On 1 December 2016, the Industrial Relations Act 2016 (IR Act) was passed by the Queensland Parliament. It introduces significant changes to the industrial relations regime for Queensland state and local government employers and employees.
The major changes include:
- up to 10 days’ paid leave per year for victims of domestic and family violence;
- a general protections jurisdiction to protect state and local government employees against adverse action during employment or dismissal from employment. An employer is prohibited from taking adverse action against an employee because:
- they have a workplace right, including the ability to complain about their entitlements;
- the employee is or is not a member of an industrial association, or engages in industrial activity;
- of a reason that would amount to discrimination i.e. because of the employee’s sex, relationship status, pregnancy, impairment etc;
- the employee is experiencing domestic violence; or
- the employee is temporarily absent due to illness;
- workplace bullying remedies for state and local government employees. An employee who reasonably believes they are being bullied can apply to Queensland Industrial Relations Commission for a stop bullying order;
- aligning Queensland’s minimum employment standards with the National Employment Standards for parental, carers and compassionate leave and the requirement to give an information statement to an employee upon the commencement of employment;
- a right to request flexible work arrangements. This is broader than the right to request flexible work arrangements under the Federal legislation. It is not limited to a need for flexible work arrangements as a result of family responsibilities or disability;
- giving the Queensland Industrial Relations Commission exclusive jurisdiction to deal with all workplace related anti-discrimination matters, including those taken under the Anti-Discrimination Act 1991;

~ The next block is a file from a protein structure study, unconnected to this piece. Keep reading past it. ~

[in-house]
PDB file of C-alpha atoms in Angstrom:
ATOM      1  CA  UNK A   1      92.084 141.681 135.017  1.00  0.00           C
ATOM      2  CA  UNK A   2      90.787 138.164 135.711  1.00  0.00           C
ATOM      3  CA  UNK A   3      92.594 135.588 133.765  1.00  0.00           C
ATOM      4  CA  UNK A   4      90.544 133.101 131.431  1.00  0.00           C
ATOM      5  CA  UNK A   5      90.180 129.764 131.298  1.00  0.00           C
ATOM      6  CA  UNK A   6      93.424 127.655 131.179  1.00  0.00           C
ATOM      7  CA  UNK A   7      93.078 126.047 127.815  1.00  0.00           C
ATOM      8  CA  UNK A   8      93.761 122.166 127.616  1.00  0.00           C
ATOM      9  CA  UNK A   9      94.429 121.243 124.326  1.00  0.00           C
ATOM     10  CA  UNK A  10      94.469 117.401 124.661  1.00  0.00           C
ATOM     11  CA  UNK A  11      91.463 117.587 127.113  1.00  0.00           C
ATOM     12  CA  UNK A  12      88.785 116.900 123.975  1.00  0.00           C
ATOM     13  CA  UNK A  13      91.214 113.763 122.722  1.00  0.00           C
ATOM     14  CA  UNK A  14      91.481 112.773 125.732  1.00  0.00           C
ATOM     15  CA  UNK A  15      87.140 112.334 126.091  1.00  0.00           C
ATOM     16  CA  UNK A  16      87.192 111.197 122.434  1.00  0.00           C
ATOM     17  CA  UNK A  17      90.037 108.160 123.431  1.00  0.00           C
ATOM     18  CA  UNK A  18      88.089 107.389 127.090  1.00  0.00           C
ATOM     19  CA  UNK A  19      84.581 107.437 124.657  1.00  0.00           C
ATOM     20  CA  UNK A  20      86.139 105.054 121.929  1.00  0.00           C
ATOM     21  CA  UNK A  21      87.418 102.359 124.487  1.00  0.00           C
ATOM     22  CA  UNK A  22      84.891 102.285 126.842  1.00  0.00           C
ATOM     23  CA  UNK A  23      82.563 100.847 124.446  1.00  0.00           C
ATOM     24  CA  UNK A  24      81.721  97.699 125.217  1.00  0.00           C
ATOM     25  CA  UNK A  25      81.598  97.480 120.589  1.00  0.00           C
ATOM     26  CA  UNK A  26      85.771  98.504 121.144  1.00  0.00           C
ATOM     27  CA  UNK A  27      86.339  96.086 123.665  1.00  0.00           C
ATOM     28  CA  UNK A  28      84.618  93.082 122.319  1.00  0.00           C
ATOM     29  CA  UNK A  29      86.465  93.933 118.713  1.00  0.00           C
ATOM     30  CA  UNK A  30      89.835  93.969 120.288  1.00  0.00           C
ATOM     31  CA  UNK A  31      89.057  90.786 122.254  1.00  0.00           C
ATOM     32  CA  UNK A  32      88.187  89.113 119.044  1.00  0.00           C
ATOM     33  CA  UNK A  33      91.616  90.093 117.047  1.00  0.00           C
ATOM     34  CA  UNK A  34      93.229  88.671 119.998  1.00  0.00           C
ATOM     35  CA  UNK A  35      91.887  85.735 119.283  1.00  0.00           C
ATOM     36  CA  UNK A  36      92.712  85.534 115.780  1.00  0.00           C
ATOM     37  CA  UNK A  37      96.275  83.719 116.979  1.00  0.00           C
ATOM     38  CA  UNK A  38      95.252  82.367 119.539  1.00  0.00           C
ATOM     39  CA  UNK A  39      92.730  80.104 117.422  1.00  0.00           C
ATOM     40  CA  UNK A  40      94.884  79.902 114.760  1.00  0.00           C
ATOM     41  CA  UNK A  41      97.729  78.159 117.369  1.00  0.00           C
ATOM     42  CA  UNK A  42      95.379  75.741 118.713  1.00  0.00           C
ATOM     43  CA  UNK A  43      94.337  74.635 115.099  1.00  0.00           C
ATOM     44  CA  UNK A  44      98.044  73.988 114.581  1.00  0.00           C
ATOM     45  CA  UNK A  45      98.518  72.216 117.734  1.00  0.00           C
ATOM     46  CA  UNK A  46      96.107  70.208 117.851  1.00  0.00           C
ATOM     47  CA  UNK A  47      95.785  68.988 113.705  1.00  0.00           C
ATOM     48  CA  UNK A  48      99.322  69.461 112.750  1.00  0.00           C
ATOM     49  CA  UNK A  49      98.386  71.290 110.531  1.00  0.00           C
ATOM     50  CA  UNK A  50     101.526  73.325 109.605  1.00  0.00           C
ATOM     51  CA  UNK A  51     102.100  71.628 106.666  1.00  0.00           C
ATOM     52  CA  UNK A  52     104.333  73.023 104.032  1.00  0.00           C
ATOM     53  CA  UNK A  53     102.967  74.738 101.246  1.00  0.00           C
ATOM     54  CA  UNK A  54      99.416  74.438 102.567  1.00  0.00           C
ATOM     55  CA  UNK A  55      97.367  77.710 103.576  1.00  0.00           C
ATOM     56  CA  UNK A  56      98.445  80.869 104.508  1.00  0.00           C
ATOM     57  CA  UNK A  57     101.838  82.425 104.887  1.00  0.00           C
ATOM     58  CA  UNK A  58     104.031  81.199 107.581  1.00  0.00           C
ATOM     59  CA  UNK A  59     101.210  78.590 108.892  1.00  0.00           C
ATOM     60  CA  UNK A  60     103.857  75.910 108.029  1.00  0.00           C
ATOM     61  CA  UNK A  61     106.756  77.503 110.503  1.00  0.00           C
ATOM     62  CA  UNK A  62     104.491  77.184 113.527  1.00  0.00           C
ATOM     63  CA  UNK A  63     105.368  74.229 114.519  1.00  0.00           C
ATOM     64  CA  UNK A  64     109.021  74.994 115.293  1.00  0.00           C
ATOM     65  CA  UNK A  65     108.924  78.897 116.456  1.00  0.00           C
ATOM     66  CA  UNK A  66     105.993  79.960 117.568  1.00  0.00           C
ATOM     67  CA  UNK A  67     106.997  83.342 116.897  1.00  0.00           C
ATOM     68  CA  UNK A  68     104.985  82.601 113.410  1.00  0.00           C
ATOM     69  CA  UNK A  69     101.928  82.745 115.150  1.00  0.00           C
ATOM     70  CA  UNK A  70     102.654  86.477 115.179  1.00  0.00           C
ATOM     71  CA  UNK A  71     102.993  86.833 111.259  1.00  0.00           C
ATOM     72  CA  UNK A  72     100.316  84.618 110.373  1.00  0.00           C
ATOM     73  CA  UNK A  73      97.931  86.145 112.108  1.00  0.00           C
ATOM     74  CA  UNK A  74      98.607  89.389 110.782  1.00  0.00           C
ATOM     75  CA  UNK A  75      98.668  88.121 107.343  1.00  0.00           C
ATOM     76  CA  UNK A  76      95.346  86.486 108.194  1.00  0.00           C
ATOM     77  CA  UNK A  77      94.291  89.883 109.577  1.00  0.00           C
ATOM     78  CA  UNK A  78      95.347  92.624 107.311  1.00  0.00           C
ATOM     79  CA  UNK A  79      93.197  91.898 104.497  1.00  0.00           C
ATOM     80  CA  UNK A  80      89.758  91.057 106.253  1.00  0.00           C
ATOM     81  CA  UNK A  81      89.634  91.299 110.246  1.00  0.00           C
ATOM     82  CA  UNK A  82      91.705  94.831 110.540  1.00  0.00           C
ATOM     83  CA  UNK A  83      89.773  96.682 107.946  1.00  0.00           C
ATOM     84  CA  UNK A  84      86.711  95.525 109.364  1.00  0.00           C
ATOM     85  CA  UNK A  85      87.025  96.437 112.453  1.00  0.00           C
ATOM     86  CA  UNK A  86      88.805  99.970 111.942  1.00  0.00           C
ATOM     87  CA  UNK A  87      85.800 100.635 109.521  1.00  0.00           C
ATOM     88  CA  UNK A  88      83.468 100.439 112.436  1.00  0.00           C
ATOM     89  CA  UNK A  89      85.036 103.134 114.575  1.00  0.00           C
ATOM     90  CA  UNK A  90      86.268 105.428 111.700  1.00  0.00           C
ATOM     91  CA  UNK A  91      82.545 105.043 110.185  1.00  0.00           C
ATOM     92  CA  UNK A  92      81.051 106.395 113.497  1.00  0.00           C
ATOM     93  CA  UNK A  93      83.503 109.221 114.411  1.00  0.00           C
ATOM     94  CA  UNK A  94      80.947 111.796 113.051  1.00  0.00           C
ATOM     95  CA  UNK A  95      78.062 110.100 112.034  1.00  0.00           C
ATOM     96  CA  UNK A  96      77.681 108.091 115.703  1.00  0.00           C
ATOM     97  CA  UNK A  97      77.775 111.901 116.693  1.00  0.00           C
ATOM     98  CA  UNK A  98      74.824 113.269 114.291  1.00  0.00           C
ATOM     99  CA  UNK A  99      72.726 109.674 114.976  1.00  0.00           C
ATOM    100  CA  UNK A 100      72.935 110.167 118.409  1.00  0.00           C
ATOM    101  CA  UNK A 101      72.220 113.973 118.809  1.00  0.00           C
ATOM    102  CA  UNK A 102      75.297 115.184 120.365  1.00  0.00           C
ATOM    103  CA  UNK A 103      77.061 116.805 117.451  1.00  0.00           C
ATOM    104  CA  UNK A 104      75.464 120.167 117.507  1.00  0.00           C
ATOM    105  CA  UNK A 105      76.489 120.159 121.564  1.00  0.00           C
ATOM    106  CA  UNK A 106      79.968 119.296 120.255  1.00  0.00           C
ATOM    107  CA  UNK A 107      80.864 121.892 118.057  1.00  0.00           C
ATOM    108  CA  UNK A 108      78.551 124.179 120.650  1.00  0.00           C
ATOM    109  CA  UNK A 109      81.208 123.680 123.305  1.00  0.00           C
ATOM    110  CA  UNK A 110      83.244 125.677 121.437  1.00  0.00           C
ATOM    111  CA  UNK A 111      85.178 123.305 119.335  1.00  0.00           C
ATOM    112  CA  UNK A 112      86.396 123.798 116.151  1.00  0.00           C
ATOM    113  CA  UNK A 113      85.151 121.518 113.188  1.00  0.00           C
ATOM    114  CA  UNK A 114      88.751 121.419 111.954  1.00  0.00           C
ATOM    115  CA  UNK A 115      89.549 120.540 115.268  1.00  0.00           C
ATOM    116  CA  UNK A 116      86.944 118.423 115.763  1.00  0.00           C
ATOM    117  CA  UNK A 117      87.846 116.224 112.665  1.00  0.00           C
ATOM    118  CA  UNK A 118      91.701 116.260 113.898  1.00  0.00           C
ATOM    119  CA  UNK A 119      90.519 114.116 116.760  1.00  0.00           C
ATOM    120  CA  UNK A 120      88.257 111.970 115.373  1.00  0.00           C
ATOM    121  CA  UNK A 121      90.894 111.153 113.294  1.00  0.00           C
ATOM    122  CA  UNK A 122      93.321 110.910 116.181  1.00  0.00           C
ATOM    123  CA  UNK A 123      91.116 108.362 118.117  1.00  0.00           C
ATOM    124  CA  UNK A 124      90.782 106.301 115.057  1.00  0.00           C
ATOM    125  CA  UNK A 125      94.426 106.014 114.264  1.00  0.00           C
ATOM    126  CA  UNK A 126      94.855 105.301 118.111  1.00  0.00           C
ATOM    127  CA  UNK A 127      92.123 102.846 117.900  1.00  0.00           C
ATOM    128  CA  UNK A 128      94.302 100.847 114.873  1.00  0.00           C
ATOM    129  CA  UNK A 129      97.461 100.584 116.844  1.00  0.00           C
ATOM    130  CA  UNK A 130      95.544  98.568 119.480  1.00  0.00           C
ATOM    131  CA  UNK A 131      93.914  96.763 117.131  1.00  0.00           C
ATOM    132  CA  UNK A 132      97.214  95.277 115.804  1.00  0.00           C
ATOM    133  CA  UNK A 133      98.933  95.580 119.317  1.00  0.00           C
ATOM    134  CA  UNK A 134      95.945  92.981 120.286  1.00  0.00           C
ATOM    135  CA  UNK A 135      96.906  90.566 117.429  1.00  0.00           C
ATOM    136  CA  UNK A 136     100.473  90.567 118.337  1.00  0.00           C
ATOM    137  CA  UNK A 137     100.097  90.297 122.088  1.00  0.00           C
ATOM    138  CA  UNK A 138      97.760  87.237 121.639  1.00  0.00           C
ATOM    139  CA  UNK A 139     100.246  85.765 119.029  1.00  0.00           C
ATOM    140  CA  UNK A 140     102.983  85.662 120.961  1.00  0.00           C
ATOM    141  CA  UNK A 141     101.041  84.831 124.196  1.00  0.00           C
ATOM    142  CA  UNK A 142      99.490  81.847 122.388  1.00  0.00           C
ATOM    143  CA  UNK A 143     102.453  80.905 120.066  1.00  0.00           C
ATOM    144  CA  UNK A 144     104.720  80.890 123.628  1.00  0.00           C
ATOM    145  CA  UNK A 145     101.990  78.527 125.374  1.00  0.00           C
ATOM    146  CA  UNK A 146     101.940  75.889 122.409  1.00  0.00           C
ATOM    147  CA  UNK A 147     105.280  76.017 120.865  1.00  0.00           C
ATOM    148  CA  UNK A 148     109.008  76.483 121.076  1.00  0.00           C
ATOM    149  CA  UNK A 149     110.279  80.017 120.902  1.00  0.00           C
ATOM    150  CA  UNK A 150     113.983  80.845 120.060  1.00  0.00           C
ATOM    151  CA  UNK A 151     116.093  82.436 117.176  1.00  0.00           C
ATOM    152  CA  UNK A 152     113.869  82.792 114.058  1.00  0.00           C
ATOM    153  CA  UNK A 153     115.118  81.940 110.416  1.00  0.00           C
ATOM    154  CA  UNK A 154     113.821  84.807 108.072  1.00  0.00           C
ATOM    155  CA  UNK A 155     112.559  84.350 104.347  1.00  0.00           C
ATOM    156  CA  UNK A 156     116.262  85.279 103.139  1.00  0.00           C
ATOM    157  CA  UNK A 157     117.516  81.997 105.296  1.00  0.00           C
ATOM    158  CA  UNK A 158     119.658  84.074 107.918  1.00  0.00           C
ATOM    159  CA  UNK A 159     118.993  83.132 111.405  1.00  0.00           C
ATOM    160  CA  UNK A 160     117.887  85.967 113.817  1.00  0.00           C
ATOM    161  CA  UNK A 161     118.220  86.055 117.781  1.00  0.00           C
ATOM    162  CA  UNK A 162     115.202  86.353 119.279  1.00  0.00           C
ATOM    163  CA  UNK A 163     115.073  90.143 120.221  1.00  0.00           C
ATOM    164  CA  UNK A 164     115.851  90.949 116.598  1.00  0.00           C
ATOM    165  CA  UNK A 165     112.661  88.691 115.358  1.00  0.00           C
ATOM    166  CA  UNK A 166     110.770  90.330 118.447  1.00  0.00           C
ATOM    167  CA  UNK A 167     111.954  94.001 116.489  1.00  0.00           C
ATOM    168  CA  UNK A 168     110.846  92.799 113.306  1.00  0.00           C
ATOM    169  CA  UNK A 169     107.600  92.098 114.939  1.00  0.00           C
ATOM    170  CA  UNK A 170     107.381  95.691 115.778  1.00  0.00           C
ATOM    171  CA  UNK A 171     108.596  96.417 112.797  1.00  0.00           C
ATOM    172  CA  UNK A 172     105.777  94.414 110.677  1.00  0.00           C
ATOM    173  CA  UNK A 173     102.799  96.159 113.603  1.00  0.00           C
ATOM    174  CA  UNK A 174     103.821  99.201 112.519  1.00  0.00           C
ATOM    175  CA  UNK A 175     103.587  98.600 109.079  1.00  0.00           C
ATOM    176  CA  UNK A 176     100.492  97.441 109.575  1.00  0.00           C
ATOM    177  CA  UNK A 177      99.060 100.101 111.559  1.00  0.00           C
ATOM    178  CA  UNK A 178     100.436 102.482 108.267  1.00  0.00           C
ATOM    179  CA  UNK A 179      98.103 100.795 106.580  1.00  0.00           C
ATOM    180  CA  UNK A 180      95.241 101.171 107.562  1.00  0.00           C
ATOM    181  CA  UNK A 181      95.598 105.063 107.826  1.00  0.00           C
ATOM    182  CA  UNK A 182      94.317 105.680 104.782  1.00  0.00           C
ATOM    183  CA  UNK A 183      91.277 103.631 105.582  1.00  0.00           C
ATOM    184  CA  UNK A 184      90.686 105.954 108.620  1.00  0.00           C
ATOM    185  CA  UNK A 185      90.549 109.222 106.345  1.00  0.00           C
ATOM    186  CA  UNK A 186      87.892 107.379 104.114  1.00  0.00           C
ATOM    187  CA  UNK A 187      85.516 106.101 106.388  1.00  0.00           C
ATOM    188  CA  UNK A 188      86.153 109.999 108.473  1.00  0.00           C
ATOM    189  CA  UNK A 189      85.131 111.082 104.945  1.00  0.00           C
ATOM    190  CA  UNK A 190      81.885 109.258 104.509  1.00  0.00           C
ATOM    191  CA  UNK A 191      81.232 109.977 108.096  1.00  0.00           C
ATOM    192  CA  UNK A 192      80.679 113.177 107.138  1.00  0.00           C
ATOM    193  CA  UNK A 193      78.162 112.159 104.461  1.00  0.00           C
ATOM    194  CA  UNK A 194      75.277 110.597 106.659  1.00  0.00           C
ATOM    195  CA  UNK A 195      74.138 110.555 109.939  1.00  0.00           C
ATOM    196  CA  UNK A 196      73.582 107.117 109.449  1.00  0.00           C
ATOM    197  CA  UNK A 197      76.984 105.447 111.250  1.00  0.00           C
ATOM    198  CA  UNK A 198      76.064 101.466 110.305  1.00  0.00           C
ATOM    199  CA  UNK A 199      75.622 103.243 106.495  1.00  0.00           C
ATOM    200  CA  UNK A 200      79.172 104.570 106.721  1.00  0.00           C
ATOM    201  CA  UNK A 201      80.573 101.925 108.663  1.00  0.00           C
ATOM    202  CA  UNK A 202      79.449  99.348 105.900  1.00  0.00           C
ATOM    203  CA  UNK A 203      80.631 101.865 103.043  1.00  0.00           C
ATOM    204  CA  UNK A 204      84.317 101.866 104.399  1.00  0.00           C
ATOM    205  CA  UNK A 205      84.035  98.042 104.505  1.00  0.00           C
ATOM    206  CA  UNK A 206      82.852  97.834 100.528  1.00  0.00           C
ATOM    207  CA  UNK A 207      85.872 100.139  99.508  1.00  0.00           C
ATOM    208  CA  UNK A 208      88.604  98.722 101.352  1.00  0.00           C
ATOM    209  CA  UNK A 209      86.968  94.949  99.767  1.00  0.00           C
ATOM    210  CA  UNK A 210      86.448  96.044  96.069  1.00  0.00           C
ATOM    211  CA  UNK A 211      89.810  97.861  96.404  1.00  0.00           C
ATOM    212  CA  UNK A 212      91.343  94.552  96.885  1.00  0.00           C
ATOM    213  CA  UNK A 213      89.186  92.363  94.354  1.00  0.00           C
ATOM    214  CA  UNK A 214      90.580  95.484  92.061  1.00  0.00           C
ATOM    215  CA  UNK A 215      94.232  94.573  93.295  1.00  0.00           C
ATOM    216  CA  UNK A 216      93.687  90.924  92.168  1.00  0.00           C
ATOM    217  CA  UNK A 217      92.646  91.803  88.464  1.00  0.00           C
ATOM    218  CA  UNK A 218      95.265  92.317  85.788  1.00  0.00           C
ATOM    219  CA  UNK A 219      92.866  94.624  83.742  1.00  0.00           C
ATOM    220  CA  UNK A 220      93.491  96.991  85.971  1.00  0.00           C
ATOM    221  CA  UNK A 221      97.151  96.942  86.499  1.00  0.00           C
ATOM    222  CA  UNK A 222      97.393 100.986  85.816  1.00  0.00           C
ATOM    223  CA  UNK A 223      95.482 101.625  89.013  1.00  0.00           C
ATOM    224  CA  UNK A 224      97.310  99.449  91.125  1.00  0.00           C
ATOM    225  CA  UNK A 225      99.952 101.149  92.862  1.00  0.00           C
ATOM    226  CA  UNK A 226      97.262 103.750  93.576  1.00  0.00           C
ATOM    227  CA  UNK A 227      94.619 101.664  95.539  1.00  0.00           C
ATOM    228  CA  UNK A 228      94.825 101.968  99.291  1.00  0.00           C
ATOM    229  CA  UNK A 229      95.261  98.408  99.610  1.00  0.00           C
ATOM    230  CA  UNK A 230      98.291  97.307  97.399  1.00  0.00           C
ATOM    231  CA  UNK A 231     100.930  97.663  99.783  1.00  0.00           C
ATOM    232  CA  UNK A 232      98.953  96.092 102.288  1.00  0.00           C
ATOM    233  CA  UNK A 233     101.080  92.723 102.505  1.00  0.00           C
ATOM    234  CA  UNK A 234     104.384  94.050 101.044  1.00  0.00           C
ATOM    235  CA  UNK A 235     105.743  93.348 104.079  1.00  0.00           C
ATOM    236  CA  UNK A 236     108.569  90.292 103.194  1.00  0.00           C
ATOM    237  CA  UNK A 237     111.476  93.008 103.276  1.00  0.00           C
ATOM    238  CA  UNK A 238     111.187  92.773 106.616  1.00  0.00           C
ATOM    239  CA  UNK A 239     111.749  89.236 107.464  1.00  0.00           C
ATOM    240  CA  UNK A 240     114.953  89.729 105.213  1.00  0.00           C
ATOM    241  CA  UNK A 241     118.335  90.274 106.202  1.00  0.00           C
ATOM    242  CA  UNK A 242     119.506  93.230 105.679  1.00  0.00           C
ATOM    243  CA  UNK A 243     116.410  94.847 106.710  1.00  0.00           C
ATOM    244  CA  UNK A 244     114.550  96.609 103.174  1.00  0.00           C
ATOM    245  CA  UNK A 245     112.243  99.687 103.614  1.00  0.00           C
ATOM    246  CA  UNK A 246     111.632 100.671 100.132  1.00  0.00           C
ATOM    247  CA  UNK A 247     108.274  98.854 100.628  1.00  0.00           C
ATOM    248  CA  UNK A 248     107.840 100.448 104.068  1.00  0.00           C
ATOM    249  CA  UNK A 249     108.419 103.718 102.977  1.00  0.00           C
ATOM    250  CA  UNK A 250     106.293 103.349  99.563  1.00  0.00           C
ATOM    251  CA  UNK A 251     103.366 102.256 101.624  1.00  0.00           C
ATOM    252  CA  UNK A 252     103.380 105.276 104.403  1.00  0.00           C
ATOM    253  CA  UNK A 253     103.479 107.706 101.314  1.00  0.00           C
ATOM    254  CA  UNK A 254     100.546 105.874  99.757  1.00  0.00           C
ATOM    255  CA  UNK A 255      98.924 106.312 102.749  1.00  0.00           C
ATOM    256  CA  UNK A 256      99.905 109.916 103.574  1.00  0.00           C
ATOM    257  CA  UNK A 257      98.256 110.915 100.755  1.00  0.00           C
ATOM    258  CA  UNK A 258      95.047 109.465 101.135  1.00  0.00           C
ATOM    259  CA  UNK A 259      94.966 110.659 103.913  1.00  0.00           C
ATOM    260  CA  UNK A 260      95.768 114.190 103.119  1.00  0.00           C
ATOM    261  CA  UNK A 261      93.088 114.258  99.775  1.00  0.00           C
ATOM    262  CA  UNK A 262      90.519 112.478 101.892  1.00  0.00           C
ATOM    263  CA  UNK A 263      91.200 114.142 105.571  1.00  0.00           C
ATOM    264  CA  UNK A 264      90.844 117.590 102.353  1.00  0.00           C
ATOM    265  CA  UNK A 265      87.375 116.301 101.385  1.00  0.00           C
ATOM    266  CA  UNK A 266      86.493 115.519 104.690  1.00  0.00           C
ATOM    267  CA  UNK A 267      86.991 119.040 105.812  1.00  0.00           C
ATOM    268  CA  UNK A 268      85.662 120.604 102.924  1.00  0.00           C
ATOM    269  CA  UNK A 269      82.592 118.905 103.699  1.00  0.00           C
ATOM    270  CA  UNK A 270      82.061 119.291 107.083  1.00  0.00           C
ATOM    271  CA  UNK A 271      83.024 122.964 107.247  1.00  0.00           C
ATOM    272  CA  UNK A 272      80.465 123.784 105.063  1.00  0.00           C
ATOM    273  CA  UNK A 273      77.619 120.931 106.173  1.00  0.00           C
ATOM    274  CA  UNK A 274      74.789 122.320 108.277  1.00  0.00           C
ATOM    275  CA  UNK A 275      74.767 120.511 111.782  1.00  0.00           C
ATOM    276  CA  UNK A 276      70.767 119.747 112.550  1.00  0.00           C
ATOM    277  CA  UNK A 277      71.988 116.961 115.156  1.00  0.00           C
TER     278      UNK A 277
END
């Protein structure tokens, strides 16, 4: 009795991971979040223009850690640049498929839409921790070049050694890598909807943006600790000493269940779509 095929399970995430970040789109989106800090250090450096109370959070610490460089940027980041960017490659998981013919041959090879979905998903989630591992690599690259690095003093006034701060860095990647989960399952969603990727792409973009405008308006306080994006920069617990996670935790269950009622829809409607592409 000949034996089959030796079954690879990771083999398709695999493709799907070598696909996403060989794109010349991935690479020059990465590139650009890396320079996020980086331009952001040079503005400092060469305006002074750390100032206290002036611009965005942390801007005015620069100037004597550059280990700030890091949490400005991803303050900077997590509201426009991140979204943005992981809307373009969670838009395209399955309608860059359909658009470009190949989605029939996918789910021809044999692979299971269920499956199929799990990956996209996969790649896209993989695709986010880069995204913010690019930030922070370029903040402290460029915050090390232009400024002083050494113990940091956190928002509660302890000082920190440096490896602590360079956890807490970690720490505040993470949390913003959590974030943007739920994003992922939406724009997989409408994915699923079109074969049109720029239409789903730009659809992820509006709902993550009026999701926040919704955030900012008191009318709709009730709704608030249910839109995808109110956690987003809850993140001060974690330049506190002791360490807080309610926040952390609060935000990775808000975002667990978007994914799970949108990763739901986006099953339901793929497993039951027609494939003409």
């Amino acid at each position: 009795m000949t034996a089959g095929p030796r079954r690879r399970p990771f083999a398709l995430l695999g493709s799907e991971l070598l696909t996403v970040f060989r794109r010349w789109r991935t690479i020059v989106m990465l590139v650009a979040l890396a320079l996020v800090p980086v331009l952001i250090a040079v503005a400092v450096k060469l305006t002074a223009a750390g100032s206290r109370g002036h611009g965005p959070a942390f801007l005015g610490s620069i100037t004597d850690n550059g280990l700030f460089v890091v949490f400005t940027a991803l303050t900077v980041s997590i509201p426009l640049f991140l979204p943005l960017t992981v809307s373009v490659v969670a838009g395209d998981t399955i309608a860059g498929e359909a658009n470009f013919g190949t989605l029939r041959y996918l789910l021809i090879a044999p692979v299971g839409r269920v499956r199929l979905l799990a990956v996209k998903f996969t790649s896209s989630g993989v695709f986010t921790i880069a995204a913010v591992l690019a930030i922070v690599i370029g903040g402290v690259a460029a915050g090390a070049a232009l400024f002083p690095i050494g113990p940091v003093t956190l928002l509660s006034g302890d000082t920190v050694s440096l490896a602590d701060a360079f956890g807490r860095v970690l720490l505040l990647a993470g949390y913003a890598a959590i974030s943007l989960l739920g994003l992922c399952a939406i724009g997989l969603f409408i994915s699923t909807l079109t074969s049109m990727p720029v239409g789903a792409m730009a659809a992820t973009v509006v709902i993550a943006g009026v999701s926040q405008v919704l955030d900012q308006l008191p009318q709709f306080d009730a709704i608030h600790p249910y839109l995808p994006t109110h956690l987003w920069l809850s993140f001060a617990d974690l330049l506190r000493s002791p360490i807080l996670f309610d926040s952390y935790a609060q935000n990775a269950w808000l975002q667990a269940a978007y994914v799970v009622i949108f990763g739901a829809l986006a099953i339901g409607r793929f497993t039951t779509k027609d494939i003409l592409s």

- broadening the ability of a party to be legally represented in matters before the Industrial Court, the Queensland Industrial Relations Commission, the Industrial Magistrates Court; and
- making Easter Sunday in 2017 a public holiday.
The adverse action and workplace bullying provisions largely replicate those contained in the Federal Fair Work Act 2009 (Cth) (FW Act). An important effect of this is that an employer will bear the onus of proof in establishing that they did not take the action against the employee because of a prohibited reason.
The IR Act will commence in the near future.
Recommended action for employers
Employers who are covered by the IR Act should:
- review leave policies to ensure that they are consistent with the entitlements under the IR Act. In some cases, employers may need to develop new policies in relation to domestic and family violence leave;
- review and/or develop policies in relation to responding to requests for flexible working arrangements. An employer is not obliged to approve an employee’s request for a flexible working arrangement but is required to show that it had reasonable grounds for refusing a request;
- undertake training for managers and employees in relation to the new general protections and anti-bullying provisions. Experience shows that day to day management activities can easily give rise to claims of contravention of these provisions and that managers need training and guidance to give them the confidence to proceed lawfully; and
- ensure they can prove the reasons why action was taken in relation to an employee (for example, the reasons for a dismissal, demotion or transfer). Employers should expect that decision-makers will be required to give evidence as to the reason that they took the action. In most cases, it will assist to have corroborating evidence like a draft of the letter or accompanying briefing note, although obviously these documents will likely be required to be disclosed unless protected by legal professional privilege.